**How to score?**

**Contents**show

**Automatic scoring: one of the most important benefits of interactive content. The grading process is finally truly objective, and teachers’ lives are easier. This encourages publishers to create more and more learning materials with so-called closed activities, where learners’ answers are scored automatically.**

Although the process seems easy in principle, the scoring rules start to get complicated once we take a closer look at the details – even in the simplest activities.

We will be looking at various possible options of scoring (yes, there are many). However, it’s not to judge which method of score calculation is better. It depends on many factors, like the type of the material, the learners’ ages or even particular activities. That’s why it’s so important to make sure your authoring tool gives you the freedom to choose which scoring methods you prefer. So let’s begin!

### Simple example

Let’s look at a simple example – a multiple choice activity with more than one correct answer. Imagine a task like this one:

Choose even numbers.

a) 1

b) 2

c) 5

d) 7

e) 0

Obviously, the correct answers are b) and e). If we apply percentage scoring, the result will be 100%, if the learner selects both correct answers. Respectively, if they select only one correct answer, the score is 50%.

### Subtract or not

But what if the learner selects two correct answers and one wrong answer? For example b), e) and d)? Do you still want the score to be 100%?

We have two options here:

- we can ignore the wrong answers,
- we can subtract the score of wrong answers from the correct ones.

If the wrong answer has the same weight/value as the correct one (50%), selecting two correct answers and a wrong one results in a 50% score. With two correct answers and two wrong ones, the score is 0%.

For that reason, being able to choose between scoring methods with or without subtracting the wrong answers is a very desirable feature.

### Less than zero

Interestingly, the story doesn’t end here. When we subtract wrong answers from the correct ones, the result can easily be smaller than zero. Using this method of calculation means that selecting all five answers leads us to a negative score. It can be -20% or -33%, depending if we treat the wrong answer as “one of five” (all possible answers) or “one of three” (only wrong answers), or even something else. In this case, keeping the score no lower than 0% seems to be the best solution.

### All or nothing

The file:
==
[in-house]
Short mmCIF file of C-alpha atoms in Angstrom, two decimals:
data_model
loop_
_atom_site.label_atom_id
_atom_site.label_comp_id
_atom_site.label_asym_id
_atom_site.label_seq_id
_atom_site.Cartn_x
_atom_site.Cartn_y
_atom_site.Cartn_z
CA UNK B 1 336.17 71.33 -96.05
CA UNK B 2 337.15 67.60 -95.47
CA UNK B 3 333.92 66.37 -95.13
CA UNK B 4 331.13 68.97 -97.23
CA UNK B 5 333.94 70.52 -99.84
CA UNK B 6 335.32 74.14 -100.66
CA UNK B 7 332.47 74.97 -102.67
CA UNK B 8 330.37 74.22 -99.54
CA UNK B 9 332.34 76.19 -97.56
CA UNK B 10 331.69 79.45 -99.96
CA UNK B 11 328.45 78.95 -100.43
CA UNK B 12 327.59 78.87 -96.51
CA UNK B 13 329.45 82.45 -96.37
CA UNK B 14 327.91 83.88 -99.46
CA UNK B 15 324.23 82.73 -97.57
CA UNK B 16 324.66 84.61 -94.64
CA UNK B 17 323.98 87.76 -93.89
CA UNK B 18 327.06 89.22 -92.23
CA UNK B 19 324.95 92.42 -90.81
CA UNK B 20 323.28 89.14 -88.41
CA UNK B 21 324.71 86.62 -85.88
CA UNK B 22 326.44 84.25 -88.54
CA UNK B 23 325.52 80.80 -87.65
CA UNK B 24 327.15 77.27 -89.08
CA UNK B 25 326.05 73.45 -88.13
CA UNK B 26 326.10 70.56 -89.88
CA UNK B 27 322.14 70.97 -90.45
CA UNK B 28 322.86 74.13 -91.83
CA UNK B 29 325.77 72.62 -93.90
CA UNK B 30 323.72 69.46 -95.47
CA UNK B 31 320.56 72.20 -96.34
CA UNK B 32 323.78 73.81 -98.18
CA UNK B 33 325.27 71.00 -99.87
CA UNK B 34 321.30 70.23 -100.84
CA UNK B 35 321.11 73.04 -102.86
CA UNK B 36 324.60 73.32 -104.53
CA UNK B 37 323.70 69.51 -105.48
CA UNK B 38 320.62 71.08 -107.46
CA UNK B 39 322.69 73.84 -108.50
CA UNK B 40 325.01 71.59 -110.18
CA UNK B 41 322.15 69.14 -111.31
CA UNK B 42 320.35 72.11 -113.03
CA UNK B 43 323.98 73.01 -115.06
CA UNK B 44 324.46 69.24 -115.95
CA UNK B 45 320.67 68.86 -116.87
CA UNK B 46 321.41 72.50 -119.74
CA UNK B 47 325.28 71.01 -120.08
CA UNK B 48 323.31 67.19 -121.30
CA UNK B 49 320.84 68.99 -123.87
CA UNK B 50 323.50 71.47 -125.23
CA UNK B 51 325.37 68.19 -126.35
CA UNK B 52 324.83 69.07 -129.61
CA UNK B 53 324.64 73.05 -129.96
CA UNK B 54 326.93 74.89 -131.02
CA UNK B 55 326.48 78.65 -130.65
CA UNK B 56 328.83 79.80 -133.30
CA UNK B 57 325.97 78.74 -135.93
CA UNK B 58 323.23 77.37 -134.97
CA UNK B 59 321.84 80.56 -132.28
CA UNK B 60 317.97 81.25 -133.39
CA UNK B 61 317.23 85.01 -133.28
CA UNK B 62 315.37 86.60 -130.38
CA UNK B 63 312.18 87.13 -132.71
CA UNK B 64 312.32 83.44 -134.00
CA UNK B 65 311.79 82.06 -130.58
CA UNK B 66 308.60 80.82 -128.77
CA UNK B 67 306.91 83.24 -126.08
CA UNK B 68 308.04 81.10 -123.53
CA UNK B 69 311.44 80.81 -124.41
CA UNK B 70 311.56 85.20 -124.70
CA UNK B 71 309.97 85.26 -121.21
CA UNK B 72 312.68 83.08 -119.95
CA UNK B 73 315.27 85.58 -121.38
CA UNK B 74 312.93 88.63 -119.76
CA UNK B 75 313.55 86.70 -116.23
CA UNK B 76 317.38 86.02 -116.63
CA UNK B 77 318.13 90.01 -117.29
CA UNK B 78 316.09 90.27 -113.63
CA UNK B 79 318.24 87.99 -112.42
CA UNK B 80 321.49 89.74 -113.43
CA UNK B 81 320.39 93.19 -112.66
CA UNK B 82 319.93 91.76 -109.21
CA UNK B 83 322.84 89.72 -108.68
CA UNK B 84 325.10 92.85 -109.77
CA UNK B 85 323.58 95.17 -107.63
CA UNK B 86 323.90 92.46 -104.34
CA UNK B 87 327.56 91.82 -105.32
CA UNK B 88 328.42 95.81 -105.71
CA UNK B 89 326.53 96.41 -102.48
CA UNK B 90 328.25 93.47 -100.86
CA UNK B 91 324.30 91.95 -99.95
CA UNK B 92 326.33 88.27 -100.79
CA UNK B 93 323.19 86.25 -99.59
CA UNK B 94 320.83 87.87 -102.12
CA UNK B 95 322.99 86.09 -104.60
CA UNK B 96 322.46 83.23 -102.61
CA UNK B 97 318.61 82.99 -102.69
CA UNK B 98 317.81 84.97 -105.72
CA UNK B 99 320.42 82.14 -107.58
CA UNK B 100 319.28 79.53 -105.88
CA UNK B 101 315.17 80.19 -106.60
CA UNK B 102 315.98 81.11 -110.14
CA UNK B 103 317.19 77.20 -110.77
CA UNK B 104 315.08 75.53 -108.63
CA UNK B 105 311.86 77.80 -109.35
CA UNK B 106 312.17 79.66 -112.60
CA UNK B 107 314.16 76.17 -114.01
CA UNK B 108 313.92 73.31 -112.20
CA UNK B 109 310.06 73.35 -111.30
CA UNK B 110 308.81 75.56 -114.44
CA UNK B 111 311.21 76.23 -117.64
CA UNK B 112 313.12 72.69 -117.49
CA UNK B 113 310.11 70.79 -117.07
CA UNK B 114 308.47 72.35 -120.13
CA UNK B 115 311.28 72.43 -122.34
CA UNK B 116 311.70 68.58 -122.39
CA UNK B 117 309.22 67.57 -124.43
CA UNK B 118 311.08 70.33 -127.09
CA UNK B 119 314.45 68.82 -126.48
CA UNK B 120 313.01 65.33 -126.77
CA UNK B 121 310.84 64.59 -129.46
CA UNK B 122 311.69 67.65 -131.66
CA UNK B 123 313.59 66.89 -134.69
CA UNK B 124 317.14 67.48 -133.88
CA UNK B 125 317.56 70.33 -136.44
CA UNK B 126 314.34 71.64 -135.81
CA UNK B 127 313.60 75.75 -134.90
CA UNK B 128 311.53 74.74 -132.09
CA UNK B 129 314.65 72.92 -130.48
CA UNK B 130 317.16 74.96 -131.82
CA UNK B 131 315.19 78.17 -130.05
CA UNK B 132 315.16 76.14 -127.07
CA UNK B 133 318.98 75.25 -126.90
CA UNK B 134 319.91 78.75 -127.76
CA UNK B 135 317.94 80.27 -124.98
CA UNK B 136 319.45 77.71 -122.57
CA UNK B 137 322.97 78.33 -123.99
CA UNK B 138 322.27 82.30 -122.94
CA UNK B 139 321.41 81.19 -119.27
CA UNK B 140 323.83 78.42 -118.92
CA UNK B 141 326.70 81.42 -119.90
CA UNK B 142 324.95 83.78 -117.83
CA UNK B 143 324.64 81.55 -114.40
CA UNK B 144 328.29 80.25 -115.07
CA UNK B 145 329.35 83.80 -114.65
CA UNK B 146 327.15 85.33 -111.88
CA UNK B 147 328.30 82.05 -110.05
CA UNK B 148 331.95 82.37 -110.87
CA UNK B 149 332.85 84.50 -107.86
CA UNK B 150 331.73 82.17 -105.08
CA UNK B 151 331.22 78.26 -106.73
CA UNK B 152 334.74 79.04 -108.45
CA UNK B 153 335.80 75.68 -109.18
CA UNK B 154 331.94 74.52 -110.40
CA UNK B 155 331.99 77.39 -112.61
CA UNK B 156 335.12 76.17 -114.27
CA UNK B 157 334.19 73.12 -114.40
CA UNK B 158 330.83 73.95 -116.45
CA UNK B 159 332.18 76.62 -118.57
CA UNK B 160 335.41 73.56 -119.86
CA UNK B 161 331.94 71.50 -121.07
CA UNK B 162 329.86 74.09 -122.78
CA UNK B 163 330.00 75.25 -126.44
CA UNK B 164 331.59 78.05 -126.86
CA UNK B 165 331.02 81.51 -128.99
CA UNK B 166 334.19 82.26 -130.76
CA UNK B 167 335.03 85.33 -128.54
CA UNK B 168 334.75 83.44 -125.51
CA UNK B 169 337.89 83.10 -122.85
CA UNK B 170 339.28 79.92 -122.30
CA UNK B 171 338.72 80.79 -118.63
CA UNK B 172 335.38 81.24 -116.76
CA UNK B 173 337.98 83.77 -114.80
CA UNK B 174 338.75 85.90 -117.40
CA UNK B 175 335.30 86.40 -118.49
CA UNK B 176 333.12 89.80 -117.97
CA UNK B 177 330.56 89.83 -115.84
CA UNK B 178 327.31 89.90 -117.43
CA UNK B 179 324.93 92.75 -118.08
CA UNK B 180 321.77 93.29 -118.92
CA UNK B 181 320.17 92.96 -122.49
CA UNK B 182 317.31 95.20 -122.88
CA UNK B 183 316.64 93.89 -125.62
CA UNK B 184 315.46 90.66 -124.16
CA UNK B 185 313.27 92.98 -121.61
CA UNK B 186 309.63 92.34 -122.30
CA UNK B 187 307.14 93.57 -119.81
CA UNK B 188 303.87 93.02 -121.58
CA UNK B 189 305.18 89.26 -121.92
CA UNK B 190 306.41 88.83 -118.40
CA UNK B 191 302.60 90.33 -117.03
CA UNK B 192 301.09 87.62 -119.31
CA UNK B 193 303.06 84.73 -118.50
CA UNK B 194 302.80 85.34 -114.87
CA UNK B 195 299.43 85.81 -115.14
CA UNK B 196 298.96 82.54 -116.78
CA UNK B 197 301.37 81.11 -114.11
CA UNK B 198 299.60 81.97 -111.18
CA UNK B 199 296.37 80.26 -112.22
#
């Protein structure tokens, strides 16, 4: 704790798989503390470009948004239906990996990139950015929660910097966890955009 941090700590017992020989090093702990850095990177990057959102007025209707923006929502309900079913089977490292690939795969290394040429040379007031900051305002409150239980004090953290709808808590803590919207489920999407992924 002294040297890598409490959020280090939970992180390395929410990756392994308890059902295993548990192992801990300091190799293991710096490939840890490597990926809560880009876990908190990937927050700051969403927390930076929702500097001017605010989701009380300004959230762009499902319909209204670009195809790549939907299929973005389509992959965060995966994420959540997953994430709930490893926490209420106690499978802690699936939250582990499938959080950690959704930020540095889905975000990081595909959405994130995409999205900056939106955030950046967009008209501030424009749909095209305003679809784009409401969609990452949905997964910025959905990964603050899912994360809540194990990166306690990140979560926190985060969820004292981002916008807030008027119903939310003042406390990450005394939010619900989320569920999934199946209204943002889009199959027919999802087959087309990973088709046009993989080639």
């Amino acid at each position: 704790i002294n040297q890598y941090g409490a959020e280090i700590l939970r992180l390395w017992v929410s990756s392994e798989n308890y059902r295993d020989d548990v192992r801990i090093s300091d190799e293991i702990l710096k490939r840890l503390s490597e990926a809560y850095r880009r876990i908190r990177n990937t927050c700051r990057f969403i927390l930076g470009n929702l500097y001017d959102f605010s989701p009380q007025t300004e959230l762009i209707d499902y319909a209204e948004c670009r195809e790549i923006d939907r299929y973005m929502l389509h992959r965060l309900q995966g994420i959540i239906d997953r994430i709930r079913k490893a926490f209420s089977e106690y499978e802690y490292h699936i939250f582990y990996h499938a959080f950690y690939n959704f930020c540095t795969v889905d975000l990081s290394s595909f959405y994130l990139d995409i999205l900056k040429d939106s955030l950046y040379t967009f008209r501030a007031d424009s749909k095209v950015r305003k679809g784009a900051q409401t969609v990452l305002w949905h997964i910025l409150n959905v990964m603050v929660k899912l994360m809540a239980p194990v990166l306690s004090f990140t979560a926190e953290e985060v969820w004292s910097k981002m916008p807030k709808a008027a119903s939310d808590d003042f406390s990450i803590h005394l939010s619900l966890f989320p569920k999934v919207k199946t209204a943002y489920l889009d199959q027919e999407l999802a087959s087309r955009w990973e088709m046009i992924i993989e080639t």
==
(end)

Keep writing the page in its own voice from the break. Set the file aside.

What if you are not happy with the percentage grading scale, and prefer the activity to be entirely correct or incorrect? In that case, we would have only two points on our grading scale: zero and one. Therefore, the result can be “one” only when all answers are correct, without any wrong ones. The “zero” score is produced on the same principle.

### Are all answers equally important?

Sometimes the answers aren’t equally important or equally difficult. Should they influence the overall score in the same way? You may want to score some of the learners’ answers higher than other ones within one activity. Let’s look at a simple example, the Choice module, and assume that answer e) is more important than answer b). We may want to score answer e) twice as much as answer b). In this case, selecting only answer e) gives us 66%. Respectively, selecting only answer b) gives us 33%. For that reason, defining the weighting of individual answers in the Choice module is a very useful feature.

### Want more?

Some activities consist of many modules. When one is built from two Choice modules, for example, you can decide to award the student with points only if both activities are completed correctly. In these cases, being able to apply such a scoring method for activities connected on the same page / screen proves to be very useful.

Individual Choice activities are typically grouped in a sequence. If we assume that we have a sequence consisting of several pages / screens containing one or more activities on each page / screen, a typical LMS platform will score individual pages equally (each page / screen contributes equally to the final result of the sequence). It is very probable that some elements of such a sequence need to be scored higher than the others. That’s why being able to define the weight of each page / screen is very useful.

### Example Lesson

To illustrate all the cases discussed above, we prepared an example Learning Object in mAuthor, our content creation tool. It presents what you can do with Multiple Choice activities. However, this is just a small example of the possibilities with mAuthor! You can apply your preferred scoring methods not only to Multiple Choice, but also to 100+ other activity types that are available in mAuthor. Happy scoring!

Page 1 – standard scoring

Page 2 – Minus error

Page 3 – Zero One

Page 4 – e) answer – weight 2.